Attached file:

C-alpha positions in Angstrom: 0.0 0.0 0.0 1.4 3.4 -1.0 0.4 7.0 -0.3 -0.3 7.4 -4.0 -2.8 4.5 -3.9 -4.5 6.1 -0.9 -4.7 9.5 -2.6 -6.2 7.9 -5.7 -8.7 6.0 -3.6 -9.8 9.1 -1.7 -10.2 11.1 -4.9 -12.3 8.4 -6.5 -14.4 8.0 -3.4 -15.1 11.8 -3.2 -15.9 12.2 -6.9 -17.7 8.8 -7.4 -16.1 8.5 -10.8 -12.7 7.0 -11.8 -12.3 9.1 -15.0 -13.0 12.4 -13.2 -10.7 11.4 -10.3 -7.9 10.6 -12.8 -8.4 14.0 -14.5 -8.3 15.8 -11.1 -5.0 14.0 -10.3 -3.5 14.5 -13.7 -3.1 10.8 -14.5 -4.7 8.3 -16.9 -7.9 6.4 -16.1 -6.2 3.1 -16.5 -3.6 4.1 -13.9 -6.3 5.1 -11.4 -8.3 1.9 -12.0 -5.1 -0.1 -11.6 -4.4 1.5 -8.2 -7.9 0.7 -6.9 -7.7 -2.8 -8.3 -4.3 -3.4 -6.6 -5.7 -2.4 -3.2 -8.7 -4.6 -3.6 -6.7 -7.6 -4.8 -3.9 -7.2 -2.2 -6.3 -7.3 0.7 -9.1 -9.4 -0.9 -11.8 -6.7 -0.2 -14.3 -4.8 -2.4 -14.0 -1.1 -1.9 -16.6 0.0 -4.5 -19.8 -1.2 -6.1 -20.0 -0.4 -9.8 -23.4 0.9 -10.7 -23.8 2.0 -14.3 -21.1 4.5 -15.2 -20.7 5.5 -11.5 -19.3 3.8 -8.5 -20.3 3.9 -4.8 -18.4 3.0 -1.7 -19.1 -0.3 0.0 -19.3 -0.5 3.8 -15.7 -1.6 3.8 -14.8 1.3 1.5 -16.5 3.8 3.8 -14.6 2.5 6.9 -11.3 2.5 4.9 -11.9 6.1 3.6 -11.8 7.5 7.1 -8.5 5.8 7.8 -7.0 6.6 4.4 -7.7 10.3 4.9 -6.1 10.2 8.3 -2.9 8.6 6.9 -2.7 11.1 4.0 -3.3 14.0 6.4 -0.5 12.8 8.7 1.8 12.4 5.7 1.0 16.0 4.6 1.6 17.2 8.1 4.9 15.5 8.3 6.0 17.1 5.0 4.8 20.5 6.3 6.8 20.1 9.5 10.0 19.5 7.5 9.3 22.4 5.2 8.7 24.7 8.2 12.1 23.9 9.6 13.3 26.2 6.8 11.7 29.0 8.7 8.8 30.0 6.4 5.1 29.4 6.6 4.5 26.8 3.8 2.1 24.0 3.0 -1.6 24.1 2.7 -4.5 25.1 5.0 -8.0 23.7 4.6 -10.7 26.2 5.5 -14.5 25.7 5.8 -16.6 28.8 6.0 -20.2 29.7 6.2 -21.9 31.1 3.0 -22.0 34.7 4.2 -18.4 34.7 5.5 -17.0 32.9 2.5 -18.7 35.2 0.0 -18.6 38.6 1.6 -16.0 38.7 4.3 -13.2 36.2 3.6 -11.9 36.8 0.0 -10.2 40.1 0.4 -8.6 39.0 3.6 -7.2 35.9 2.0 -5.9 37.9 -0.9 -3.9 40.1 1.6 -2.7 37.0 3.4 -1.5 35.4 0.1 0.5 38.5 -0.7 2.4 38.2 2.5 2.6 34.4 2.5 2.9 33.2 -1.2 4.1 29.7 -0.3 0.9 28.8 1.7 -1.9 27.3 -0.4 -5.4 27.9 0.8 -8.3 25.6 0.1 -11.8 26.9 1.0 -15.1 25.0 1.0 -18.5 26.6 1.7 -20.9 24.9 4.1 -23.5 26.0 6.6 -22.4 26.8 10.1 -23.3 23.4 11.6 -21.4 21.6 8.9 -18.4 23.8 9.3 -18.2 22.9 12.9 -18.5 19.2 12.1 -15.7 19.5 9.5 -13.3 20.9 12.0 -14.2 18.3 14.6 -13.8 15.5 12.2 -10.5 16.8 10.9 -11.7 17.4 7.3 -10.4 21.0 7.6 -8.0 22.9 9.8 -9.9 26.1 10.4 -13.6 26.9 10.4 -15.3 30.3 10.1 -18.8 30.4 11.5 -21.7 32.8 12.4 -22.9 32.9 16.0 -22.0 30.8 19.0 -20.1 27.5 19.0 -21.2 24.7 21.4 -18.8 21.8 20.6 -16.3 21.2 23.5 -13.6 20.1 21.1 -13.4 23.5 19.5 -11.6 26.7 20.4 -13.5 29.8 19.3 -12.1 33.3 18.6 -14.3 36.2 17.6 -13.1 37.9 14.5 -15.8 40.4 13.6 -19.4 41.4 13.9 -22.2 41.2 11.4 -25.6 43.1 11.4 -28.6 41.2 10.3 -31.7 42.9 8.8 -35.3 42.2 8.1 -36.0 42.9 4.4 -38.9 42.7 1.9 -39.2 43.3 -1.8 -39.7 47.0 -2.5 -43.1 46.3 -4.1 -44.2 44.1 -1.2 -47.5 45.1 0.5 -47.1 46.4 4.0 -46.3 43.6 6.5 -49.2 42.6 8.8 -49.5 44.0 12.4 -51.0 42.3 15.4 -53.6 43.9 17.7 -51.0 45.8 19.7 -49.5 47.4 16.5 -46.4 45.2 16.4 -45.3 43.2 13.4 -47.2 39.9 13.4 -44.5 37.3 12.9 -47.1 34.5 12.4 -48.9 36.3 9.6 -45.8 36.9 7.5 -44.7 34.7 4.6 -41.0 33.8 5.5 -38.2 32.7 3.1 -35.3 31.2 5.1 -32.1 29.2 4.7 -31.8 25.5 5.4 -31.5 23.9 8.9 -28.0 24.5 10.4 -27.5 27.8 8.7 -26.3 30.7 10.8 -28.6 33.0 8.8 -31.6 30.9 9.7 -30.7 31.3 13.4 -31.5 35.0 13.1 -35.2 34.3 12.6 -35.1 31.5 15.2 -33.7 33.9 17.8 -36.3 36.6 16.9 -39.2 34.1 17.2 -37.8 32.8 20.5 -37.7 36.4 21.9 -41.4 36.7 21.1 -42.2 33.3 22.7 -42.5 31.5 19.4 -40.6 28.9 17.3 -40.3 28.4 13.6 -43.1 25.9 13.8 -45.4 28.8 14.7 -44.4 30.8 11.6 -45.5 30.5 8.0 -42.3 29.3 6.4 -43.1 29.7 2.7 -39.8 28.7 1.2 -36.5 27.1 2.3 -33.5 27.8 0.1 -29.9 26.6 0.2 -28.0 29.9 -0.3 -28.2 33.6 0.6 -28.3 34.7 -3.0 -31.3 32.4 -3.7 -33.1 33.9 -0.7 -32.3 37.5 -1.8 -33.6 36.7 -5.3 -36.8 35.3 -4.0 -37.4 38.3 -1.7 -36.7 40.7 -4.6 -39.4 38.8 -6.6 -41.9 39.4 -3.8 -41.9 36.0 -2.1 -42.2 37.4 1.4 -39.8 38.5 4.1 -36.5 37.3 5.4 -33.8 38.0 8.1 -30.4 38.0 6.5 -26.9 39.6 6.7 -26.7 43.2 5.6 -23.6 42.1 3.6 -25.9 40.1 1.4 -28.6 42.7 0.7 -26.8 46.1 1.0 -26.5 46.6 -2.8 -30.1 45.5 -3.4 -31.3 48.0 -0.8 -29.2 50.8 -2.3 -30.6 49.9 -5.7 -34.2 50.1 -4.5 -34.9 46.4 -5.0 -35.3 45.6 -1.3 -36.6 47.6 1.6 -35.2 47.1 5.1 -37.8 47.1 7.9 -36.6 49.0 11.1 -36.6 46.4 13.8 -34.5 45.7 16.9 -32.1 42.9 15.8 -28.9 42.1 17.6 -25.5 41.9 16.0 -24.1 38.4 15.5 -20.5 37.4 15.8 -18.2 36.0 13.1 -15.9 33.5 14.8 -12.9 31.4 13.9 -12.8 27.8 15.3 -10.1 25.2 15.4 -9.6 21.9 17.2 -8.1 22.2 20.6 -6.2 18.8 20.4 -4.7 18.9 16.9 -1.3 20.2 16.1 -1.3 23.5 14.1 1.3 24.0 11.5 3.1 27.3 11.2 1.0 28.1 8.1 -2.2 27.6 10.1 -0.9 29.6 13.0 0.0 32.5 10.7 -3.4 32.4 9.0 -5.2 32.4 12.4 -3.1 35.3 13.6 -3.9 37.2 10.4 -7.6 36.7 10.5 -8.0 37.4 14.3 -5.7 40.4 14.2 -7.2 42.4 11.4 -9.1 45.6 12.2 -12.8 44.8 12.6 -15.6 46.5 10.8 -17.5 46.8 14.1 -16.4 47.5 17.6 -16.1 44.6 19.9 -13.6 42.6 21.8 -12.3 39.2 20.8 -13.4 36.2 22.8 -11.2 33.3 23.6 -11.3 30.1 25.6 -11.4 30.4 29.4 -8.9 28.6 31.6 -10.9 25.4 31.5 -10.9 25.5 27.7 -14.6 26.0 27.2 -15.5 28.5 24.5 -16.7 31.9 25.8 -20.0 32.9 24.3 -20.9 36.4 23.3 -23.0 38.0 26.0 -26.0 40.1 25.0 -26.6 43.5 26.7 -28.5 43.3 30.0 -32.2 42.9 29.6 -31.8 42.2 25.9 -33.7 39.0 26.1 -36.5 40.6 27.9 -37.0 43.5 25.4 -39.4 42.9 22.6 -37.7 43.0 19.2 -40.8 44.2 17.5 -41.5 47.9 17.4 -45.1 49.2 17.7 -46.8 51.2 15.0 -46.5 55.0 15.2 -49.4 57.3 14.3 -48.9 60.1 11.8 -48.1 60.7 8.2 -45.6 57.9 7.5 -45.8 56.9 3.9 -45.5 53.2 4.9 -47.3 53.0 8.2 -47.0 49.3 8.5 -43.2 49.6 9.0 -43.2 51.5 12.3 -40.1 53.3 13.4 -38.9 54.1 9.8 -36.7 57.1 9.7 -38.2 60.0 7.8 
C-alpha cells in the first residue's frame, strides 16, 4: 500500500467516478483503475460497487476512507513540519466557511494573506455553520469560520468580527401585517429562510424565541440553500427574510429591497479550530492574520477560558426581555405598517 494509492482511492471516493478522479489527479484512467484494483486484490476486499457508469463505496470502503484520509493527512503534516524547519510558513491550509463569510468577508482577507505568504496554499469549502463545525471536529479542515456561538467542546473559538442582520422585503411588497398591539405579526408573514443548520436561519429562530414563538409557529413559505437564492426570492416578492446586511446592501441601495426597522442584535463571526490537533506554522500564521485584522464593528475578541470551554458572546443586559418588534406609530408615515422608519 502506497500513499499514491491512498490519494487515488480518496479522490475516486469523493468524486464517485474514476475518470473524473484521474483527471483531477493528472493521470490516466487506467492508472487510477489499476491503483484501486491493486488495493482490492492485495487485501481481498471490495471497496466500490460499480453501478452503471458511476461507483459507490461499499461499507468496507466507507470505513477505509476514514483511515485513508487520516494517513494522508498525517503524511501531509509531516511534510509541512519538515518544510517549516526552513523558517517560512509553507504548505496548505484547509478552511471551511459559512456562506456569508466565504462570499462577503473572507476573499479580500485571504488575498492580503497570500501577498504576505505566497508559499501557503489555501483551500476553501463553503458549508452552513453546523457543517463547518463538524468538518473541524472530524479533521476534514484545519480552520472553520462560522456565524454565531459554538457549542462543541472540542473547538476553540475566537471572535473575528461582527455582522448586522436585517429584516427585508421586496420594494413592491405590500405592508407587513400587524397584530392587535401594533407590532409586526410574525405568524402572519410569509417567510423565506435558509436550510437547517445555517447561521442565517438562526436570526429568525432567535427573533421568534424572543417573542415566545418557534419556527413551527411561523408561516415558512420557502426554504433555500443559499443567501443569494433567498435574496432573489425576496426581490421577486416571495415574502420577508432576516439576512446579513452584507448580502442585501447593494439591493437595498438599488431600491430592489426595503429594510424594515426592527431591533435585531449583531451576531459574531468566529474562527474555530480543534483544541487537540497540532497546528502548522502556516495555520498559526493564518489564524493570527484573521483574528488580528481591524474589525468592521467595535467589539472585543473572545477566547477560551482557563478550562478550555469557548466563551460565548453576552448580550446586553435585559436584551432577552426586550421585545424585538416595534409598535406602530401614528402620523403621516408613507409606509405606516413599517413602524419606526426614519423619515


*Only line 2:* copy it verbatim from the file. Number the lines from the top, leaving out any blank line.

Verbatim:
C-alpha cells in the first residue's frame, strides 16, 4: 500500500467516478483503475460497487476512507513540519466557511494573506455553520469560520468580527401585517429562510424565541440553500427574510429591497479550530492574520477560558426581555405598517 494509492482511492471516493478522479489527479484512467484494483486484490476486499457508469463505496470502503484520509493527512503534516524547519510558513491550509463569510468577508482577507505568504496554499469549502463545525471536529479542515456561538467542546473559538442582520422585503411588497398591539405579526408573514443548520436561519429562530414563538409557529413559505437564492426570492416578492446586511446592501441601495426597522442584535463571526490537533506554522500564521485584522464593528475578541470551554458572546443586559418588534406609530408615515422608519 502506497500513499499514491491512498490519494487515488480518496479522490475516486469523493468524486464517485474514476475518470473524473484521474483527471483531477493528472493521470490516466487506467492508472487510477489499476491503483484501486491493486488495493482490492492485495487485501481481498471490495471497496466500490460499480453501478452503471458511476461507483459507490461499499461499507468496507466507507470505513477505509476514514483511515485513508487520516494517513494522508498525517503524511501531509509531516511534510509541512519538515518544510517549516526552513523558517517560512509553507504548505496548505484547509478552511471551511459559512456562506456569508466565504462570499462577503473572507476573499479580500485571504488575498492580503497570500501577498504576505505566497508559499501557503489555501483551500476553501463553503458549508452552513453546523457543517463547518463538524468538518473541524472530524479533521476534514484545519480552520472553520462560522456565524454565531459554538457549542462543541472540542473547538476553540475566537471572535473575528461582527455582522448586522436585517429584516427585508421586496420594494413592491405590500405592508407587513400587524397584530392587535401594533407590532409586526410574525405568524402572519410569509417567510423565506435558509436550510437547517445555517447561521442565517438562526436570526429568525432567535427573533421568534424572543417573542415566545418557534419556527413551527411561523408561516415558512420557502426554504433555500443559499443567501443569494433567498435574496432573489425576496426581490421577486416571495415574502420577508432576516439576512446579513452584507448580502442585501447593494439591493437595498438599488431600491430592489426595503429594510424594515426592527431591533435585531449583531451576531459574531468566529474562527474555530480543534483544541487537540497540532497546528502548522502556516495555520498559526493564518489564524493570527484573521483574528488580528481591524474589525468592521467595535467589539472585543473572545477566547477560551482557563478550562478550555469557548466563551460565548453576552448580550446586553435585559436584551432577552426586550421585545424585538416595534409598535406602530401614528402620523403621516408613507409606509405606516413599517413602524419606526426614519423619515